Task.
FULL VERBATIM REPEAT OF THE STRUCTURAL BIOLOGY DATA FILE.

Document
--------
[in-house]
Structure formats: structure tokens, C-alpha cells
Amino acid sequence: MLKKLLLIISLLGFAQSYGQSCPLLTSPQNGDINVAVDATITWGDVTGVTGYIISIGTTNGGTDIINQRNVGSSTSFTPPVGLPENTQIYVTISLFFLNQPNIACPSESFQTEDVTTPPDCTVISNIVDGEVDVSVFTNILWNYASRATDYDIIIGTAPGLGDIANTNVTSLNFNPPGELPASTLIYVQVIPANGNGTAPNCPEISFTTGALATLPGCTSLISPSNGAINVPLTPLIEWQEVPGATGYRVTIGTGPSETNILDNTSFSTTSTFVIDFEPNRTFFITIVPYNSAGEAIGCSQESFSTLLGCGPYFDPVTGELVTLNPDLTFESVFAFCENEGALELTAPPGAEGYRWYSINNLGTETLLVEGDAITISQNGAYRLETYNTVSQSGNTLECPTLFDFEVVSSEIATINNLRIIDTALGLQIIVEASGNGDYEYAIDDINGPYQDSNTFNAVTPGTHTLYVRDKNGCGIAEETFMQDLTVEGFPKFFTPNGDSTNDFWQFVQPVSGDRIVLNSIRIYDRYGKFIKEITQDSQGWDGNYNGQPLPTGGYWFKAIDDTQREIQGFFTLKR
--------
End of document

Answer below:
[in-house]
Structure formats: structure tokens, C-alpha cells
Amino acid sequence: MLKKLLLIISLLGFAQSYGQSCPLLTSPQNGDINVAVDATITWGDVTGVTGYIISIGTTNGGTDIINQRNVGSSTSFTPPVGLPENTQIYVTISLFFLNQPNIACPSESFQTEDVTTPPDCTVISNIVDGEVDVSVFTNILWNYASRATDYDIIIGTAPGLGDIANTNVTSLNFNPPGELPASTLIYVQVIPANGNGTAPNCPEISFTTGALATLPGCTSLISPSNGAINVPLTPLIEWQEVPGATGYRVTIGTGPSETNILDNTSFSTTSTFVIDFEPNRTFFITIVPYNSAGEAIGCSQESFSTLLGCGPYFDPVTGELVTLNPDLTFESVFAFCENEGALELTAPPGAEGYRWYSINNLGTETLLVEGDAITISQNGAYRLETYNTVSQSGNTLECPTLFDFEVVSSEIATINNLRIIDTALGLQIIVEASGNGDYEYAIDDINGPYQDSNTFNAVTPGTHTLYVRDKNGCGIAEETFMQDLTVEGFPKFFTPNGDSTNDFWQFVQPVSGDRIVLNSIRIYDRYGKFIKEITQDSQGWDGNYNGQPLPTGGYWFKAIDDTQREIQGFFTLKR